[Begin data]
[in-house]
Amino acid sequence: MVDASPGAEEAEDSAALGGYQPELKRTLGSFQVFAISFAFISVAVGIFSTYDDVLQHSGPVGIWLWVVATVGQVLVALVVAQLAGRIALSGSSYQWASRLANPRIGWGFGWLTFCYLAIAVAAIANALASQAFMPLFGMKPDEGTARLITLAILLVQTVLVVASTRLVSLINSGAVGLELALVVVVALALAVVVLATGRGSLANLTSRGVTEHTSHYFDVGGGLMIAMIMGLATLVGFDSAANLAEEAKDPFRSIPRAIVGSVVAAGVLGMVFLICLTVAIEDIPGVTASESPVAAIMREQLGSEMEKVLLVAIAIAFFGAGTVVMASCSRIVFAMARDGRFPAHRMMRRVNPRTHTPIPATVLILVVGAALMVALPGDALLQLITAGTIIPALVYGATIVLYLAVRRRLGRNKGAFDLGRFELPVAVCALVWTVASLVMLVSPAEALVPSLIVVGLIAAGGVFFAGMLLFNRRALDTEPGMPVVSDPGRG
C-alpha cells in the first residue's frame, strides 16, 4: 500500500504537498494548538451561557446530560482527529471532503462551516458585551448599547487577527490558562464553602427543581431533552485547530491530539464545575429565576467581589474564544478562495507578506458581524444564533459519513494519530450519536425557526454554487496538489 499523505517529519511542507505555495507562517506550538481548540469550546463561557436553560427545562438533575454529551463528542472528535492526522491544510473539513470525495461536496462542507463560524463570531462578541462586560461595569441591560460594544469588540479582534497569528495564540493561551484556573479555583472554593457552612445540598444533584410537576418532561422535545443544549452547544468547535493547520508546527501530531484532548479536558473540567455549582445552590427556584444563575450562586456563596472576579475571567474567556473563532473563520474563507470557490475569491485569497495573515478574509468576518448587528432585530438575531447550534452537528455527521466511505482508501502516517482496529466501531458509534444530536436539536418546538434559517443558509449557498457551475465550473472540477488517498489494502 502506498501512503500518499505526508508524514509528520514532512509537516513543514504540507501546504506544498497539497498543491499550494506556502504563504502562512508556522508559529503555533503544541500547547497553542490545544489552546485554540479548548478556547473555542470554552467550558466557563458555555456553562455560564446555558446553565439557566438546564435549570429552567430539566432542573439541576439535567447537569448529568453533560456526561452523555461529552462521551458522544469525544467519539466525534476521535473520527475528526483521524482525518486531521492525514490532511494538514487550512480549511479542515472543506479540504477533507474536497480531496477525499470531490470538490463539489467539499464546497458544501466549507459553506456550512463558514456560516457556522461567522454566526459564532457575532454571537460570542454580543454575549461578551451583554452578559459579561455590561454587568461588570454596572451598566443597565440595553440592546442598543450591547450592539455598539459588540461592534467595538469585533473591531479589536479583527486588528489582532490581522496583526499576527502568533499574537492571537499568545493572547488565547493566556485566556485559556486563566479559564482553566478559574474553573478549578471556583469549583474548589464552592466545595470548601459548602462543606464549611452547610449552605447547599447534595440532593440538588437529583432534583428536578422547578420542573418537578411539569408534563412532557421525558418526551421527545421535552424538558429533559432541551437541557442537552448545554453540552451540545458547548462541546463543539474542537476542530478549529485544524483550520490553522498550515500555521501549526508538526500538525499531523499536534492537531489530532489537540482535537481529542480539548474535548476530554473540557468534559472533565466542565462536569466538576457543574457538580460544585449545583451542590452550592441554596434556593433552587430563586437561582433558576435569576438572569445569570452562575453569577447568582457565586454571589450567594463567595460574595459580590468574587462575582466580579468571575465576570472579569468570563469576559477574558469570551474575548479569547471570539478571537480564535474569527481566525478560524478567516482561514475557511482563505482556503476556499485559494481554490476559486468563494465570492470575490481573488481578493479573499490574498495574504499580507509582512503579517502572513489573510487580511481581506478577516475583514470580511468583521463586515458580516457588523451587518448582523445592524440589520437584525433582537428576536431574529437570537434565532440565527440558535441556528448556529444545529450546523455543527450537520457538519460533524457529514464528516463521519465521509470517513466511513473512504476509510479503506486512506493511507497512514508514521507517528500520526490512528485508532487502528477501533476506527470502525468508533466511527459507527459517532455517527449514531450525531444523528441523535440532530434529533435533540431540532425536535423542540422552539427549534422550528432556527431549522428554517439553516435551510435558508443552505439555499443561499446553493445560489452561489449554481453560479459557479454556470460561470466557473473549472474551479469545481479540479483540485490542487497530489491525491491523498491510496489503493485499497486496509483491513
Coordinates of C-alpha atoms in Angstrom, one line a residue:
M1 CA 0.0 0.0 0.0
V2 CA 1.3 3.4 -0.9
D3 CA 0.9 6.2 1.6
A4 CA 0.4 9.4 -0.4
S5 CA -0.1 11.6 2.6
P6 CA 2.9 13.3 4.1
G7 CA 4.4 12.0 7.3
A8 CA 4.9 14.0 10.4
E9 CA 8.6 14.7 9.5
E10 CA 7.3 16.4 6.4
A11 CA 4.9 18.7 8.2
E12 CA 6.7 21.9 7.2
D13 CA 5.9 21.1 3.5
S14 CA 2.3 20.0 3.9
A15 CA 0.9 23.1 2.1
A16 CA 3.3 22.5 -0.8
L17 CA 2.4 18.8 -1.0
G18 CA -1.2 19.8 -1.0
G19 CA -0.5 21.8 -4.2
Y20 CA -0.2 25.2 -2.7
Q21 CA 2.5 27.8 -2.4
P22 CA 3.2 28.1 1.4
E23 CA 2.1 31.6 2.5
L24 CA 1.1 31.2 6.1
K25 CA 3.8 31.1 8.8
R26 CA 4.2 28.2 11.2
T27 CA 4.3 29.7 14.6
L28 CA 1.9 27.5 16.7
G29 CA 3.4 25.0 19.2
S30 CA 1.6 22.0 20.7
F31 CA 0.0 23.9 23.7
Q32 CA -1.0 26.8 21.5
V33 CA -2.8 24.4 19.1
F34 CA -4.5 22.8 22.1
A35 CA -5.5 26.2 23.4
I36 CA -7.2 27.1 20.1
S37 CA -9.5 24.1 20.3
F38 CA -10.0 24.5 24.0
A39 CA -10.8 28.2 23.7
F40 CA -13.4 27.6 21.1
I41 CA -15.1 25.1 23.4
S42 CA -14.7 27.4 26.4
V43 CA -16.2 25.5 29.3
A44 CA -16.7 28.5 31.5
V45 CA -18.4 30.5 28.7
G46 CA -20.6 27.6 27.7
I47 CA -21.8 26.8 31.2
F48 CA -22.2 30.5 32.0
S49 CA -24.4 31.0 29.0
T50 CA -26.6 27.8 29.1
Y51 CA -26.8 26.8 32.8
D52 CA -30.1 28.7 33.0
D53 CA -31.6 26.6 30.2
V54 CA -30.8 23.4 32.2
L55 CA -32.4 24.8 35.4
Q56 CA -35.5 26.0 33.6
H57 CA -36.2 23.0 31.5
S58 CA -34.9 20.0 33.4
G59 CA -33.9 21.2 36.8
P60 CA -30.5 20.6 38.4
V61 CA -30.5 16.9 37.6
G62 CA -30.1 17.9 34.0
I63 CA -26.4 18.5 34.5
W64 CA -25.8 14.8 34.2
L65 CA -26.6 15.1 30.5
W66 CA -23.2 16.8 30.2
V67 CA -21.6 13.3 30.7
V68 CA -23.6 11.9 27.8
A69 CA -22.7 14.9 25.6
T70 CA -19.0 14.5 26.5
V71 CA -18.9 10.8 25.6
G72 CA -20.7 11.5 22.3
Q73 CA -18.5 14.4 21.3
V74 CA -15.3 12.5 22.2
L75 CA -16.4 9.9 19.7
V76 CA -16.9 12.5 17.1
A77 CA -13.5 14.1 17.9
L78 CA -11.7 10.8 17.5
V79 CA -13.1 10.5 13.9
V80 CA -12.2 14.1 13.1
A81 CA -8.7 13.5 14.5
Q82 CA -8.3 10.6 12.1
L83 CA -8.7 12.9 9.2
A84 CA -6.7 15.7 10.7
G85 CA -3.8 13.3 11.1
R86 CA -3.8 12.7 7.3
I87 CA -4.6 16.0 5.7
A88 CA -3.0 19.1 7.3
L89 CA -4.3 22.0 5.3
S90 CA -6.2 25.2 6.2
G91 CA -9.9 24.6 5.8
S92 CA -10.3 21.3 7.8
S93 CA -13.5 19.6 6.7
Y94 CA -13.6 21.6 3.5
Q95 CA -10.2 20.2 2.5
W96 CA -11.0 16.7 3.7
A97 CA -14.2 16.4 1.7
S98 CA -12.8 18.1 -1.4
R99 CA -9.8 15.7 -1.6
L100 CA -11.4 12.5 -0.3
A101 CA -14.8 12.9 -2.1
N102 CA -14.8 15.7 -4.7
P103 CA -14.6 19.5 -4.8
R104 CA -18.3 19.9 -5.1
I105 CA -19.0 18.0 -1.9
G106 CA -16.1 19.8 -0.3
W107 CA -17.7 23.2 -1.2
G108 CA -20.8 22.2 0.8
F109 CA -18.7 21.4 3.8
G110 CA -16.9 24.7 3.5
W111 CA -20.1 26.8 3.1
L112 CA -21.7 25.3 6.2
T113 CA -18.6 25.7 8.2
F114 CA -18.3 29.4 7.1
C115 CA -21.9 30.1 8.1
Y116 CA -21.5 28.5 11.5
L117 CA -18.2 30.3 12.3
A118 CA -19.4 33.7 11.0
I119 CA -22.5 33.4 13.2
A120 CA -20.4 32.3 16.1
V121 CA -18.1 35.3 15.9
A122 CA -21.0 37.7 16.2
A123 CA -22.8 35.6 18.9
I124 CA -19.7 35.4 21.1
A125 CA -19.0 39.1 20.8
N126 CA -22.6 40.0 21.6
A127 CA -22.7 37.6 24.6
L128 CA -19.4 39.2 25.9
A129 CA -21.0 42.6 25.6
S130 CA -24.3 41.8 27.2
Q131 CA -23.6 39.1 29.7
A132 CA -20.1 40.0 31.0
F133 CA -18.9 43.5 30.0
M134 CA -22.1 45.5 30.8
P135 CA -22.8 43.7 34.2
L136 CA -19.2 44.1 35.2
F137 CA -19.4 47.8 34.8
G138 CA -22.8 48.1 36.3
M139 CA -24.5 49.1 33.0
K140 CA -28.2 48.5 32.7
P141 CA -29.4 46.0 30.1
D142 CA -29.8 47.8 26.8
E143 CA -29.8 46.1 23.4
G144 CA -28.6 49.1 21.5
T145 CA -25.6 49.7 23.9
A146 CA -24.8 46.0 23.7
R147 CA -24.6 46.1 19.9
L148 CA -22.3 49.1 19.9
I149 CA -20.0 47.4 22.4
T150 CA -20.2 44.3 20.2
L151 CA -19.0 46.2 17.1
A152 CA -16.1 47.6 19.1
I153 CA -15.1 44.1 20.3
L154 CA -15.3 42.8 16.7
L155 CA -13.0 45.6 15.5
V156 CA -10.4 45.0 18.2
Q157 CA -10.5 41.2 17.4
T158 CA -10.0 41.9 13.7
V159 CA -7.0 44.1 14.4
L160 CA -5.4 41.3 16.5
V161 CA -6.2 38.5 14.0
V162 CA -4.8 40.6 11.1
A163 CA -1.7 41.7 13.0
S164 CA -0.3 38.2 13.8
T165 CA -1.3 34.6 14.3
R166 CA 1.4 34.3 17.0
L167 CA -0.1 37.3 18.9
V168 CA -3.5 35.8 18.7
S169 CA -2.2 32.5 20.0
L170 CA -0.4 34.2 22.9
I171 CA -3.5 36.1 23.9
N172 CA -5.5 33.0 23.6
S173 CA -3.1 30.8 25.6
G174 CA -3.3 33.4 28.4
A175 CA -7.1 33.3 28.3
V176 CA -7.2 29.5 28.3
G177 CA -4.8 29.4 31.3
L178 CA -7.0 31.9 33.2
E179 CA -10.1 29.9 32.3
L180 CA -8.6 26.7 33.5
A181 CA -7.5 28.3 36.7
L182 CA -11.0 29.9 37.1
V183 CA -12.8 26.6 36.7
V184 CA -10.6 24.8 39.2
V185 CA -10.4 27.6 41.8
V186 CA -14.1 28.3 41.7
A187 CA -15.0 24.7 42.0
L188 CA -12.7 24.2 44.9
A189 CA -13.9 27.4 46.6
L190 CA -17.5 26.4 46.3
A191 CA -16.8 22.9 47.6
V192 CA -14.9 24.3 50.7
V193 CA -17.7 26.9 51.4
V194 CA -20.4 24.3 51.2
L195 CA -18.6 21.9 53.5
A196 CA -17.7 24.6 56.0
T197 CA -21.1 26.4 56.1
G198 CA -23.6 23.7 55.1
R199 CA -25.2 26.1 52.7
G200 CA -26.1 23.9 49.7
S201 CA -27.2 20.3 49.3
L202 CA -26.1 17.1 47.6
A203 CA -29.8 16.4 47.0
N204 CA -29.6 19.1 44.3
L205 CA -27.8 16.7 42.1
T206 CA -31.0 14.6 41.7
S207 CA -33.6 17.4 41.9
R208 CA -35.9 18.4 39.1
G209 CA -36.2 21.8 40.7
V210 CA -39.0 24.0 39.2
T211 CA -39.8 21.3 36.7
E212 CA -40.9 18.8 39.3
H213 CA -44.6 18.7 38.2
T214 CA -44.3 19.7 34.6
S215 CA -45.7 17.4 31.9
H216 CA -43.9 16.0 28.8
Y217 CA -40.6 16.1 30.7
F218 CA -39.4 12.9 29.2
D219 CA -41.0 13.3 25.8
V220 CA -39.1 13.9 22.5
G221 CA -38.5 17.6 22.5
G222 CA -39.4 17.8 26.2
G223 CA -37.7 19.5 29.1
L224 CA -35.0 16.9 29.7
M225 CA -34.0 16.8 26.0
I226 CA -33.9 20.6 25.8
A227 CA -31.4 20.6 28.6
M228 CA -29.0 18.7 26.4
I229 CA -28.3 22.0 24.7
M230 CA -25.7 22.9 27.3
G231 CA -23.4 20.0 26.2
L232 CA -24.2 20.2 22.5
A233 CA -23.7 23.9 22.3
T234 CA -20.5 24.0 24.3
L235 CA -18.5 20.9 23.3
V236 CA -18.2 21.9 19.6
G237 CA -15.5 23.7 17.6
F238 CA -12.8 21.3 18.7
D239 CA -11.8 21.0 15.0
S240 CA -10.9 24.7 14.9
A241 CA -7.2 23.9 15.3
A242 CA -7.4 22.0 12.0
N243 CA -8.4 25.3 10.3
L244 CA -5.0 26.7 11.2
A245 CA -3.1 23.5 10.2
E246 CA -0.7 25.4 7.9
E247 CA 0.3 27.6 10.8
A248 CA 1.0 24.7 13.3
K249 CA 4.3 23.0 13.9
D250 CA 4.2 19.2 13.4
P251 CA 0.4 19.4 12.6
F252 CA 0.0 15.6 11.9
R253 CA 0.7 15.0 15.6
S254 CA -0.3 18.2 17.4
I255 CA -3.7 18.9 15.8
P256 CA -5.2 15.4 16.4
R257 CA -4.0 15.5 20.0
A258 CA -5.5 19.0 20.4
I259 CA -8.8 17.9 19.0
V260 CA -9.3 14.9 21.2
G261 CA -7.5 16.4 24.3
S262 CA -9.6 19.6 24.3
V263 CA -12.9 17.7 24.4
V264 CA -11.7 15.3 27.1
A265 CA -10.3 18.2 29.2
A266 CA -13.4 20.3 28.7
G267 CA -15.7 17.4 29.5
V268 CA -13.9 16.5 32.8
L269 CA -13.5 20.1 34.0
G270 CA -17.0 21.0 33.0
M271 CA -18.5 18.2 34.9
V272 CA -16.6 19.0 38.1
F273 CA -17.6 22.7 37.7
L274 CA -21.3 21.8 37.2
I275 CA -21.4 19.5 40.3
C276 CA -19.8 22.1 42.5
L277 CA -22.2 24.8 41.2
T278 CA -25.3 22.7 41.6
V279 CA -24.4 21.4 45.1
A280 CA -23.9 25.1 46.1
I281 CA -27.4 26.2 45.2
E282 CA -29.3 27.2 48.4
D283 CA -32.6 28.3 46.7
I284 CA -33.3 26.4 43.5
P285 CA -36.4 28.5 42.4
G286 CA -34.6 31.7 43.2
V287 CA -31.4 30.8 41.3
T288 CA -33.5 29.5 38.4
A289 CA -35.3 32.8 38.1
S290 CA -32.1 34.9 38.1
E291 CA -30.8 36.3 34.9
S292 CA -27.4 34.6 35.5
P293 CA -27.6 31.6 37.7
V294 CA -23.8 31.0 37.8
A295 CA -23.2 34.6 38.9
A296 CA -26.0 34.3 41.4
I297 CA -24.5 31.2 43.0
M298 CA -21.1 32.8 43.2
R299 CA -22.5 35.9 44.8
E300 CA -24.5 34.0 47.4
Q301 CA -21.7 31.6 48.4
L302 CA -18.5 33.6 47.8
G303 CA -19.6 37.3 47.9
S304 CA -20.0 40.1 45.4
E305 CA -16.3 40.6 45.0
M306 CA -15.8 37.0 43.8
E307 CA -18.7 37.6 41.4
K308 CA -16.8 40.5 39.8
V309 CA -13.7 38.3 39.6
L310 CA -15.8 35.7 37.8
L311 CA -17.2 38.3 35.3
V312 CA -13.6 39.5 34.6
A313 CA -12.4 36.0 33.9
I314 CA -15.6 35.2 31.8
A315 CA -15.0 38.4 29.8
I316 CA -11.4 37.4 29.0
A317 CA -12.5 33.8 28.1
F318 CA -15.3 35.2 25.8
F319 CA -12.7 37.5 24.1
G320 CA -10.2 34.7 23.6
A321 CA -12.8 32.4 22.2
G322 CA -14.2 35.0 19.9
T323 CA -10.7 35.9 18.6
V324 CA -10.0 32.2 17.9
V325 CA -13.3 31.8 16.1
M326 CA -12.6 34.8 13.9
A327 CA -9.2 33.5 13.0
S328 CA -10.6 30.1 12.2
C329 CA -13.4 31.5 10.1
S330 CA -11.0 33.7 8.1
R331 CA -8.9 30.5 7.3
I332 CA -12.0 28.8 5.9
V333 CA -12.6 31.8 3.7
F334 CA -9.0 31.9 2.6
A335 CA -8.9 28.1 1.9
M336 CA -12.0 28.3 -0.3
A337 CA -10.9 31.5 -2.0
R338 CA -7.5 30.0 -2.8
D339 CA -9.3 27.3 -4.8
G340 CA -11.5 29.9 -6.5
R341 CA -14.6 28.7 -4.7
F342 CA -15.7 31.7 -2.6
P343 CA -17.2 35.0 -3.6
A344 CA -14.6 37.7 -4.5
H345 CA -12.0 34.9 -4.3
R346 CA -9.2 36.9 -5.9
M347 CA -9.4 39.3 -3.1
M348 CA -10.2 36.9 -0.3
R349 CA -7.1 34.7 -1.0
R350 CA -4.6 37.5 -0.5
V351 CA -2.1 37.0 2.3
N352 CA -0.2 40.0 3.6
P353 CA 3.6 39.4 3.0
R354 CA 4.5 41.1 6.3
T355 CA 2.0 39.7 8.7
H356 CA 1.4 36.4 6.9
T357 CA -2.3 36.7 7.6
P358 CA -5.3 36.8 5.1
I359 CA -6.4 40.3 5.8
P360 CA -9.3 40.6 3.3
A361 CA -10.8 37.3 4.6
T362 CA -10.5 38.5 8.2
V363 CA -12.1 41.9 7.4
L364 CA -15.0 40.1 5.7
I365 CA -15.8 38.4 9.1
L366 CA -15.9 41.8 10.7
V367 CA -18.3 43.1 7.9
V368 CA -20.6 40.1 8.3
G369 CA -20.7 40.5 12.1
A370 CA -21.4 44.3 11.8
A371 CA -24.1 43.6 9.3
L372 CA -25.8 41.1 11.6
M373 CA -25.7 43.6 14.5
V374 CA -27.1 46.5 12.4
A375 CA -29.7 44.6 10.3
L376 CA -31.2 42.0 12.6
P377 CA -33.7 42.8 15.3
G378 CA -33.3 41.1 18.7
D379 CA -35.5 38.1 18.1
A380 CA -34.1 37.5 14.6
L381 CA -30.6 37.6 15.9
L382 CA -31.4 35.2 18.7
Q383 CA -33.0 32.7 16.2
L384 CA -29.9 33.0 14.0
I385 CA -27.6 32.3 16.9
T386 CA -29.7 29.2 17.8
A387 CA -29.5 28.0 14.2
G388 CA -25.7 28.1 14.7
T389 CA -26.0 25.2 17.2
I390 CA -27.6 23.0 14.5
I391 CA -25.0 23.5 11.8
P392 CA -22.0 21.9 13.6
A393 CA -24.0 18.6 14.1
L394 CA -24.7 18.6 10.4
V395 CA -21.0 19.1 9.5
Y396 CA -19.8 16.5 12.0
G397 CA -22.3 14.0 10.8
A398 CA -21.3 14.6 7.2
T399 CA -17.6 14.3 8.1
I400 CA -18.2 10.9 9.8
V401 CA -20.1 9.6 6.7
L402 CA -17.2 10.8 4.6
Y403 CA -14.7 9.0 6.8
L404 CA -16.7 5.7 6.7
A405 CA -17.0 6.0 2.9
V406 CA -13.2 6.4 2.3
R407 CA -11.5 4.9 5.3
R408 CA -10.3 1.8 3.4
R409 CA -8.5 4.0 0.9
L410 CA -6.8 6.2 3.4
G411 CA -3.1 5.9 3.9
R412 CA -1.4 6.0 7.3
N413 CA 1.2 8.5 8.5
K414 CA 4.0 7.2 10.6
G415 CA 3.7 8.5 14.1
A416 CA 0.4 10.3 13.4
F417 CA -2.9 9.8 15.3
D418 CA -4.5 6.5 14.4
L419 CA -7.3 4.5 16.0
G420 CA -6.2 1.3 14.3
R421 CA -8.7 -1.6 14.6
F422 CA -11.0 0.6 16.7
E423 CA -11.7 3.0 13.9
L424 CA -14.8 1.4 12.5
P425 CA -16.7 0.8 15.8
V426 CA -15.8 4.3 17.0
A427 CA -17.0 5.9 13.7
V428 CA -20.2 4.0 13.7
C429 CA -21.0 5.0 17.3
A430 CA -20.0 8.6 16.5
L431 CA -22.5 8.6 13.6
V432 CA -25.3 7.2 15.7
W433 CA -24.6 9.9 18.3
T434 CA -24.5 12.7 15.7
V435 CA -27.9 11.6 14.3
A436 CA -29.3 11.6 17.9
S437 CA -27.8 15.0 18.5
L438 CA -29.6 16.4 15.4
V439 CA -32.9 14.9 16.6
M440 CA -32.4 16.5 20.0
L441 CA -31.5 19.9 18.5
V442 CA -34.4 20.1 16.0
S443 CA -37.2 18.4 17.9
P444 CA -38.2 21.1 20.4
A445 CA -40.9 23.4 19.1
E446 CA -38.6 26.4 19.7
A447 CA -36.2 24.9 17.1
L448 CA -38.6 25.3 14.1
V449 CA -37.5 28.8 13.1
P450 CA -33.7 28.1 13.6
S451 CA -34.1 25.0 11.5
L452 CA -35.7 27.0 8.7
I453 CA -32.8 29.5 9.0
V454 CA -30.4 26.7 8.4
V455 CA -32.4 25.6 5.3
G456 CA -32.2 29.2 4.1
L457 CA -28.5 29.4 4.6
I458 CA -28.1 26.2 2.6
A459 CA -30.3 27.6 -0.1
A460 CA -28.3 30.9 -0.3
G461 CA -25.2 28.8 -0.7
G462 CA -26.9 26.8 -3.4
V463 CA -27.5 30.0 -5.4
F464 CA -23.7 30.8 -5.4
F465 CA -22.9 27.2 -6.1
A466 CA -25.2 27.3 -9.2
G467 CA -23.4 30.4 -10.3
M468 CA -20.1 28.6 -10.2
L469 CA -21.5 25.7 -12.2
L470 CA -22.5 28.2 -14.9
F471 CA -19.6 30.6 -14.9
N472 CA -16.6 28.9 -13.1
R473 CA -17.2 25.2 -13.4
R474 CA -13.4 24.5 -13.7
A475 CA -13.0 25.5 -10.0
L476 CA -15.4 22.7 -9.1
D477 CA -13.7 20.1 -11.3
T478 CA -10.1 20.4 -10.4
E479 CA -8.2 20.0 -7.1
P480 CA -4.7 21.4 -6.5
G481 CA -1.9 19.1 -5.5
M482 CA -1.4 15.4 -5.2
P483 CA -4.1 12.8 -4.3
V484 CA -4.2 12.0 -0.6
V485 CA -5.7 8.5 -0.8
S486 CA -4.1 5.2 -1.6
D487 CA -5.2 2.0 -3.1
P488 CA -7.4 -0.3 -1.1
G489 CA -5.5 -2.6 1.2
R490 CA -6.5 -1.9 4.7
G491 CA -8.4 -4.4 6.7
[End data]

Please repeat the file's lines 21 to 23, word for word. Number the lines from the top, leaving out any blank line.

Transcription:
L17 CA 2.4 18.8 -1.0
G18 CA -1.2 19.8 -1.0
G19 CA -0.5 21.8 -4.2